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Yerevan, Armenia: The Armenian Genocide Museum

[Warning: A couple of graphic images in this post.]

No words. Just concealed tears.

The air felt stiff. So stiff it smothered my senses.

I was painfully looking at a black and white photo of Armenian doctors hanged at Aleppo Square, 1916. In my peripheral view I caught sight of other visitors, barely moving, fixated at equally disturbing visuals. Across the floor, somberness crept and crippled the living. Every step, every breath taken within the museum walls was heavy.

Approaching closing time, the Armenian Genocide Museum was awfully silent. Footsteps of the few people left wandering about were faint, as if shushed so as not to awake spirits in slumber. I begged three-year-old Luna not to make a sound. As though any sound of merriment would be regarded as an offense.

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Doctors hanged at Aleppo Square.

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Text box says: Starved Armenian woman with her two children in the desert, Ras El Ayn.

Everywhere I turned, I felt like hundreds of pairs of sad eyes followed me.

Unlike in Cambodia’s Tuol Sleng Genocide Museum, the faces in photographs on display did not die where we stood but elsewhere: Slain (able-bodied men) in present-day Turkey or left for dead (women and children) in the Syrian desert after a deportation march. But like in Cambodia’s Tuol Sleng Genocide Museum, I didn’t stay long as expected. My heart could not bear the agony.

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Armenia is a Christian country. And the Ottoman Empire, being a Muslim empire, viewed it as a hindrance to the expansion of their state to the east.

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The hubby browsing the population of Armenians in different provinces before and after the genocide.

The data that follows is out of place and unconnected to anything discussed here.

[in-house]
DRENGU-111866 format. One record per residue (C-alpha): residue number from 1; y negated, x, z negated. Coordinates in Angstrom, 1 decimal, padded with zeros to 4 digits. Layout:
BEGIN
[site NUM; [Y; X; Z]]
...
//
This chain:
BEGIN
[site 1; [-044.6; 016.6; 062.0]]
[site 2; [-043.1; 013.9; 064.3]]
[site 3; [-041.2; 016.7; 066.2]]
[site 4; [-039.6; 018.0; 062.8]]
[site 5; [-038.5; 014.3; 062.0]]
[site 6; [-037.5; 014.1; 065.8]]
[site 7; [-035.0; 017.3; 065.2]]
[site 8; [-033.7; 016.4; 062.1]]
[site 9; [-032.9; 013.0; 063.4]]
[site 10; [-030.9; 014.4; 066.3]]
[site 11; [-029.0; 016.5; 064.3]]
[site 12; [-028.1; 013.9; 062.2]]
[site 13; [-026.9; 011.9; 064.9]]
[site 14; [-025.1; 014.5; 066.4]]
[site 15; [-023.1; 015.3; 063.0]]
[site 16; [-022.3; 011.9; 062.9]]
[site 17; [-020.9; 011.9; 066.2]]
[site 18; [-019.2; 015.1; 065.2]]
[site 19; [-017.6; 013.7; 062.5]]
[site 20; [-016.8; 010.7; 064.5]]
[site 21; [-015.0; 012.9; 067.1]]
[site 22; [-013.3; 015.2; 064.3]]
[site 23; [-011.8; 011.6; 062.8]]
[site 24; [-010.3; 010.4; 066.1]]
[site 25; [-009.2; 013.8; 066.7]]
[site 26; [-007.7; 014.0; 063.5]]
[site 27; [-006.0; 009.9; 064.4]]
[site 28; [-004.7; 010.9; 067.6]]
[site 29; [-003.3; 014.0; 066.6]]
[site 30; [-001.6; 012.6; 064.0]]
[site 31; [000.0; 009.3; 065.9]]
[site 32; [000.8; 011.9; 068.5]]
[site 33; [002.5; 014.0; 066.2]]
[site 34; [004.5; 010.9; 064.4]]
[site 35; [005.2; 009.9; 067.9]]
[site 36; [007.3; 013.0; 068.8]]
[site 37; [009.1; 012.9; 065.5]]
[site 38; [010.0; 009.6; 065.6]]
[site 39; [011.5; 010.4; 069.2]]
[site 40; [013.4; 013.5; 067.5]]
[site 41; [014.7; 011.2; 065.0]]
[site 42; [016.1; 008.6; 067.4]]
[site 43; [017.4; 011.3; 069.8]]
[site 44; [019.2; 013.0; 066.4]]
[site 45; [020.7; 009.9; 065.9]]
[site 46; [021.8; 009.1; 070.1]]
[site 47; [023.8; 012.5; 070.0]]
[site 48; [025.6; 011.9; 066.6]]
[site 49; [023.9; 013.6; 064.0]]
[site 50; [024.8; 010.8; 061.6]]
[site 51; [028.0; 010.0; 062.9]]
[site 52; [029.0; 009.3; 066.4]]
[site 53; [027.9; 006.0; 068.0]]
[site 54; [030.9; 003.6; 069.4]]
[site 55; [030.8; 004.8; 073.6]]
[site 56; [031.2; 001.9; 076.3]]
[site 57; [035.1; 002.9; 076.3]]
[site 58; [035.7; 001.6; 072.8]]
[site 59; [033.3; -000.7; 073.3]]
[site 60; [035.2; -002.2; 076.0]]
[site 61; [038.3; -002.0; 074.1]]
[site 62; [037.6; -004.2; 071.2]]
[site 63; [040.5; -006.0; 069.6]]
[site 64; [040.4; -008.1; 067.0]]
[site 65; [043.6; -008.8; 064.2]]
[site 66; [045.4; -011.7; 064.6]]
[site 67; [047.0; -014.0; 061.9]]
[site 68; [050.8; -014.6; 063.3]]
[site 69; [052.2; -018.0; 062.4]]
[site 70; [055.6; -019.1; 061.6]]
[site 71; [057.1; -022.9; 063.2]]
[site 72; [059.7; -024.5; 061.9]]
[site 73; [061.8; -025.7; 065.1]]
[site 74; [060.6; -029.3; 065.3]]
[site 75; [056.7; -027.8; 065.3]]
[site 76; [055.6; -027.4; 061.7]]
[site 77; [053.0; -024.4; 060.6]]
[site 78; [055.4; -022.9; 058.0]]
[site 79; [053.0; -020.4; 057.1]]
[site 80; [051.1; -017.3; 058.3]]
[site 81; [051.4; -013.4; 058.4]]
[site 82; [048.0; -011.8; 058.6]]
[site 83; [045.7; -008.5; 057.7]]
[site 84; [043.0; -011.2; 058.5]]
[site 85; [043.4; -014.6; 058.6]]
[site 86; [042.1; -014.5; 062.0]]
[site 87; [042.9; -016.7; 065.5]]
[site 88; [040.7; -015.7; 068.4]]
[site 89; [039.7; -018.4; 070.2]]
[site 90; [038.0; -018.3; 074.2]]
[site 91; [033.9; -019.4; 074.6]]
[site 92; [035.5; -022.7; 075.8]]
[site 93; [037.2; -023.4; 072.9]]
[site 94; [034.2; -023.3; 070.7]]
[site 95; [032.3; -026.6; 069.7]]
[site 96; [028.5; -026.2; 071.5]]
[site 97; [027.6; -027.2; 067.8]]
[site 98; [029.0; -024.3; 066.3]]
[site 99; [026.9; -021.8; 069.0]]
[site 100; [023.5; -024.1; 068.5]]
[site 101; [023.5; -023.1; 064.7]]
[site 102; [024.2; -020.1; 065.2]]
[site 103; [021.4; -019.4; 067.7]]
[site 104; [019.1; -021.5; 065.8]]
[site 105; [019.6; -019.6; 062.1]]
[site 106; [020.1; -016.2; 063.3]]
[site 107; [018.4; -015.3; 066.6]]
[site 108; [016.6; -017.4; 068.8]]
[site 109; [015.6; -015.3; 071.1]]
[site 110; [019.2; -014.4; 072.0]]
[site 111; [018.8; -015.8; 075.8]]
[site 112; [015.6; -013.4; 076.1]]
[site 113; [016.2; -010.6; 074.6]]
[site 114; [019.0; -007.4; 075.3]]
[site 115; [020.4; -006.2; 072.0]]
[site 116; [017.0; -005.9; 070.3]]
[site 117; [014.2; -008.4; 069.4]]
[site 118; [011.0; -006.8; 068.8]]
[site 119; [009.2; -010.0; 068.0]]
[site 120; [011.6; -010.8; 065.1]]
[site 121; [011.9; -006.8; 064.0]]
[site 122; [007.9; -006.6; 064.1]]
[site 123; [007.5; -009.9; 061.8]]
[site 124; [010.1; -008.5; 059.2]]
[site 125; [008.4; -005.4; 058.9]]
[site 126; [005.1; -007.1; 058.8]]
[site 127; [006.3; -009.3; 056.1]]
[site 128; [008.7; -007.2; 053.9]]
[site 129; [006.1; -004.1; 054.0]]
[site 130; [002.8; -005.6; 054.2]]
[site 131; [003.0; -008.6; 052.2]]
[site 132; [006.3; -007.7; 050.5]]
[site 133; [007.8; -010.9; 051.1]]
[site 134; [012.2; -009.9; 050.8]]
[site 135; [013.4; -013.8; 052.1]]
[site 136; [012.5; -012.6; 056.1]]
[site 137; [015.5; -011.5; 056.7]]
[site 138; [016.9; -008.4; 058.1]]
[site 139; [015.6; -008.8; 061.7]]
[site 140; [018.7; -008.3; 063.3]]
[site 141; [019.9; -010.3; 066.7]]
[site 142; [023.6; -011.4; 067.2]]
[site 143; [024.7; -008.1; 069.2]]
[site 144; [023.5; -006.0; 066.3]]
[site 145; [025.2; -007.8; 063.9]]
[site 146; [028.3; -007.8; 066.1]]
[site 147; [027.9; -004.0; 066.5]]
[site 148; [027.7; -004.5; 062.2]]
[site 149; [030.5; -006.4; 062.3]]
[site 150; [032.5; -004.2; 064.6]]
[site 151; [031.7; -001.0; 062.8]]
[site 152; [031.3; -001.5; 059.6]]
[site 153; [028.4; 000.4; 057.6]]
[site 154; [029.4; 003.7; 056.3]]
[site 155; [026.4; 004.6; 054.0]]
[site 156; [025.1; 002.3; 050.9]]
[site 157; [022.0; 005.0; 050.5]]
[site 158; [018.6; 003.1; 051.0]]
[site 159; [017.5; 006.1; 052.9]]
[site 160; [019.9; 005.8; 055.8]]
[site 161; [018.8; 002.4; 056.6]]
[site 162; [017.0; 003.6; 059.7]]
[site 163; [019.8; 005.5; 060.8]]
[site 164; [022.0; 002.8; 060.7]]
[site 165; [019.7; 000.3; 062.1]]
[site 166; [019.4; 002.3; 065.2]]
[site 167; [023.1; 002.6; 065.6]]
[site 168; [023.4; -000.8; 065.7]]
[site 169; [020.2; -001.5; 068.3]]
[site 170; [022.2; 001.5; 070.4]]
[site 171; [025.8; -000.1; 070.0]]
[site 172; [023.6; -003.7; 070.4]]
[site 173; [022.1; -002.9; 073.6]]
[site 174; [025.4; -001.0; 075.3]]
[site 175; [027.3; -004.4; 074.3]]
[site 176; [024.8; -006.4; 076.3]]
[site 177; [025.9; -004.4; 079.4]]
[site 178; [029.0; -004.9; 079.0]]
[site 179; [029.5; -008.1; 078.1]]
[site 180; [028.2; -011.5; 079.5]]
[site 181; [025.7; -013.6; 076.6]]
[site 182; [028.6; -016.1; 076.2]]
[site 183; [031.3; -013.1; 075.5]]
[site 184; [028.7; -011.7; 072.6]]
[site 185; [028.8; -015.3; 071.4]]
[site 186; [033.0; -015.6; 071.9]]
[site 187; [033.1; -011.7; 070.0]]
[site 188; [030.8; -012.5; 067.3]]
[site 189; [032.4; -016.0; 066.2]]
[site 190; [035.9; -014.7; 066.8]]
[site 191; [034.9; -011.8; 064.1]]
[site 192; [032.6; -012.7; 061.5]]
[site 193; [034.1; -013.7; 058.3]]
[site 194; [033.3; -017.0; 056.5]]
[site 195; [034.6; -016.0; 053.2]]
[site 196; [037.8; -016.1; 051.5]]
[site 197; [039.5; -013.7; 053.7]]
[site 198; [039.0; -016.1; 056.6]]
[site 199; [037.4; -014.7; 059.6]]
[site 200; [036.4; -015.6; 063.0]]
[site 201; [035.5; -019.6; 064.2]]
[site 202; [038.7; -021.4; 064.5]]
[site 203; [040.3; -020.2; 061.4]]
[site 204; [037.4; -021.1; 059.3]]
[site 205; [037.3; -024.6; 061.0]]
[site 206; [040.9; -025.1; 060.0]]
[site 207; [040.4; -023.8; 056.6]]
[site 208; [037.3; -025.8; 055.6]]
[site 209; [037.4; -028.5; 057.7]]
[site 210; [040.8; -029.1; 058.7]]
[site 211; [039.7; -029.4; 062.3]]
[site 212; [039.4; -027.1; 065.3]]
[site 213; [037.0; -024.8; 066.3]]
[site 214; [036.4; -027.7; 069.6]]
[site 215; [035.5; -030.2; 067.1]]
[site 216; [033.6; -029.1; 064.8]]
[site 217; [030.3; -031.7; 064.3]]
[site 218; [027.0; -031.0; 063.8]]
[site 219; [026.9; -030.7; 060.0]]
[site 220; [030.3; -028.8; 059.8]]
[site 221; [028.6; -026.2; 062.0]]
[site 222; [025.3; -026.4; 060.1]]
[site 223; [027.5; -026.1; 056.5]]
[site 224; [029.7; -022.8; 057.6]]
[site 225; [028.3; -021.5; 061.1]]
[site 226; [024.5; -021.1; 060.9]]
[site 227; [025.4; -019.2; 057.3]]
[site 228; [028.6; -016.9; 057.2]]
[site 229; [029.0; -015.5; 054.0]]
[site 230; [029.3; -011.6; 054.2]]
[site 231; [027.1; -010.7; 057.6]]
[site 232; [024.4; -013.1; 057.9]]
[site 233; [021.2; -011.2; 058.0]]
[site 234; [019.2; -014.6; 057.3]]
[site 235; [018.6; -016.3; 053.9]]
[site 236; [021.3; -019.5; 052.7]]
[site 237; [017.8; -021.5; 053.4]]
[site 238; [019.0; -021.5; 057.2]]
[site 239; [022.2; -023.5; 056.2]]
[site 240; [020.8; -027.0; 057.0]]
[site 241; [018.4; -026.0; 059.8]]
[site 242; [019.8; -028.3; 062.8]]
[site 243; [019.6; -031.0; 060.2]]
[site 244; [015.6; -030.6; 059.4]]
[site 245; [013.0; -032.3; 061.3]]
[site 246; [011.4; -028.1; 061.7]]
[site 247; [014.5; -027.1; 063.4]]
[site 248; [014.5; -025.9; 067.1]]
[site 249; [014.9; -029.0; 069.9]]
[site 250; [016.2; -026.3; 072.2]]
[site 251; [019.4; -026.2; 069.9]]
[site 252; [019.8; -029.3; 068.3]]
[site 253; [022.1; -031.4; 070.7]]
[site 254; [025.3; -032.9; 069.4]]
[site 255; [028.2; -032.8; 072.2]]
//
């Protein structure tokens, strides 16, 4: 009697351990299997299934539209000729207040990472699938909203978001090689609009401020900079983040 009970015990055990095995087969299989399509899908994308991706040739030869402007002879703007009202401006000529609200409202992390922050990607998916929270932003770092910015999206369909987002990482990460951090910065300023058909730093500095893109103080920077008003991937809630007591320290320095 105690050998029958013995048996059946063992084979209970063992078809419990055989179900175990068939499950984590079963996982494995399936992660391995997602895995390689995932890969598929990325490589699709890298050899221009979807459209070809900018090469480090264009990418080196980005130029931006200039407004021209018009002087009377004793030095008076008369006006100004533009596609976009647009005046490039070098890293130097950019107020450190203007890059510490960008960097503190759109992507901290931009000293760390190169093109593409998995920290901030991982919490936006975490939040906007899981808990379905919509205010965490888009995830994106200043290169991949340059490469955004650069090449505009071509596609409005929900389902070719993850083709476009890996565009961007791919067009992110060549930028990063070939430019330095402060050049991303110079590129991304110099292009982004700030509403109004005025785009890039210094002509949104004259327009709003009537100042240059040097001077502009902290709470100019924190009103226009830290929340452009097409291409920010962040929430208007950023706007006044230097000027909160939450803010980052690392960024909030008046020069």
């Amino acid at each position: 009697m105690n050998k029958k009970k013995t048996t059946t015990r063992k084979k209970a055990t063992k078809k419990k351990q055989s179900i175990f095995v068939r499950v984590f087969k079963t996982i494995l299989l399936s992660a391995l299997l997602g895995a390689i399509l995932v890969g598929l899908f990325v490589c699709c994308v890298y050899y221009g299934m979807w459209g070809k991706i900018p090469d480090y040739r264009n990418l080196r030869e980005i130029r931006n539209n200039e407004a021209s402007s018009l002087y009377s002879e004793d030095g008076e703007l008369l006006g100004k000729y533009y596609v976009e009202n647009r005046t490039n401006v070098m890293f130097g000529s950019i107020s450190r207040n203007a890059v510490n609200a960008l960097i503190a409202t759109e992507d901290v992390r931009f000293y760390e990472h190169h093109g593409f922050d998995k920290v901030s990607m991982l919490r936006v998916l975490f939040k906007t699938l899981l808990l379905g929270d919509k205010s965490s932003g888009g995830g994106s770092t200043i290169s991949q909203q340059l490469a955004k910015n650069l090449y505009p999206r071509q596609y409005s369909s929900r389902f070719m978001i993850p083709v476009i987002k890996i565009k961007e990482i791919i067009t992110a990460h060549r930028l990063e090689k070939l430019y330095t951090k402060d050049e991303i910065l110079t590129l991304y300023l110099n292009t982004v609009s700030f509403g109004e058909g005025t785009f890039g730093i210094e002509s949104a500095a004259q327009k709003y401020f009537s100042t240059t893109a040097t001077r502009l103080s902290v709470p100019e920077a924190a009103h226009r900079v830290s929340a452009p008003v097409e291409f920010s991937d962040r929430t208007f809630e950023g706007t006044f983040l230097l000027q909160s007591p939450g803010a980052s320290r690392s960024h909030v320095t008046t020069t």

About 1-1.5 million Armenians were killed during and after World War I (between 1915-1923). And only hundreds of thousands survived the genocide. To put it in perspective, that’s prolly just half of the population of Manila. If this is your first time to read about the Armenian genocide, long story short, it is the Ottoman Turks’ methodical extermination of Armenians in their homeland. The Turks suspected Armenia to be an ally of its enemy, Imperial Russia. And they used this as justification for annihilating the population.

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Armenian Genocide Memorial.

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Eternal flame dedicated to the people killed during the Armenian Genocide. Surrounded by concrete inward-leaning slabs which represent the 12 provinces Armenia lost to Turkey.

The killings were also (or perhaps primarily) an attempt to make up a homogenous Turkish Empire. Armenia is a Christian country (they adopted Christianity as state religion in 301 AD). Being a Muslim Empire, the Turks considered this as hindrance to the expansion of their territory to the east. And they resolved to forced conversion or persecution.

Armenia is one of the world’s oldest civilizations. Its kingdom once stretched from the Caspian to the Mediterranean Sea. I find it difficult to fathom how this was brought upon them.